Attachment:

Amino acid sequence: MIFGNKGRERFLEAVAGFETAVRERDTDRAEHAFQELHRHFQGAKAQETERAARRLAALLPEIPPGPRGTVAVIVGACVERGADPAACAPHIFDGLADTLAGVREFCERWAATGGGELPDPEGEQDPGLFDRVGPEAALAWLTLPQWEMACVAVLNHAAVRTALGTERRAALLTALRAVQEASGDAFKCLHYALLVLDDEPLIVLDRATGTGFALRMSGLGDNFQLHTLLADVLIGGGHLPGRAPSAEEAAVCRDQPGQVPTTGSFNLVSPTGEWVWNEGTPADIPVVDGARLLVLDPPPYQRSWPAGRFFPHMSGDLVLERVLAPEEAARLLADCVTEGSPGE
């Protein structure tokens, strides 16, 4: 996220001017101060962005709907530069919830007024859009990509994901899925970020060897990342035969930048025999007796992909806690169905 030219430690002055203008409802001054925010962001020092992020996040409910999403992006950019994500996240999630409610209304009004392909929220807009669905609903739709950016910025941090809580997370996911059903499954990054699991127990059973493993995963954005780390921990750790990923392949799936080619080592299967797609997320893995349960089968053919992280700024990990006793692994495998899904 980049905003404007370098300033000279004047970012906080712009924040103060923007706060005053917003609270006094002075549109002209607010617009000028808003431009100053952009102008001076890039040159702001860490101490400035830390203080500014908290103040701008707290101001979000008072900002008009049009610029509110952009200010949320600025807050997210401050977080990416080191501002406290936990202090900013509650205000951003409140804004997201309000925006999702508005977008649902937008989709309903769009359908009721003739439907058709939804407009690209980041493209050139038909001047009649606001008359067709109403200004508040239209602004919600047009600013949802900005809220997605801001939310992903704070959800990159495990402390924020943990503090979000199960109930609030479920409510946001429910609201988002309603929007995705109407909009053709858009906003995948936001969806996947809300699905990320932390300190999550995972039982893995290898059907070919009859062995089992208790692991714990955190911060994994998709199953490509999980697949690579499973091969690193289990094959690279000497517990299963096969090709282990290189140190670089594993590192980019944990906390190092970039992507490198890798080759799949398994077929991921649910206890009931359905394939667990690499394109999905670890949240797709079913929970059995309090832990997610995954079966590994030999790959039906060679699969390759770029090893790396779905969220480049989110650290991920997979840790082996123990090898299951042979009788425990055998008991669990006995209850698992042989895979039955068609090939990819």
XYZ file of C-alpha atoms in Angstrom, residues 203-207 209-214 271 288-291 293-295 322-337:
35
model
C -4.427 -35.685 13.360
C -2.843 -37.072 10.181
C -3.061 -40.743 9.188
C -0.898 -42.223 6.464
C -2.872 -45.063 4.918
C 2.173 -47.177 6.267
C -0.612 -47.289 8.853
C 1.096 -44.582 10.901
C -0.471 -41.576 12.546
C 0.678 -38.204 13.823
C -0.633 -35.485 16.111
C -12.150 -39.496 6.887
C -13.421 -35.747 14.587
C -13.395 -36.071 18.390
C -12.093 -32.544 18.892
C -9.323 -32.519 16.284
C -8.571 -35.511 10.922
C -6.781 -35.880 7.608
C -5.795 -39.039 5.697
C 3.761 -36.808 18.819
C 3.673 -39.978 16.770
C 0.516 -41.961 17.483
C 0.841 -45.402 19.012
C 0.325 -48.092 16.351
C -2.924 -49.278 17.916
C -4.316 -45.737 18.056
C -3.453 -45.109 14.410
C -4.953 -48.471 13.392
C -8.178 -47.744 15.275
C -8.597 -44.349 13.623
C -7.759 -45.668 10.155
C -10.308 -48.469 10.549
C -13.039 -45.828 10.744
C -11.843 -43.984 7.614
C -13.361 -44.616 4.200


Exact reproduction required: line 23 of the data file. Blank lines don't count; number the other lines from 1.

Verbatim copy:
C -6.781 -35.880 7.608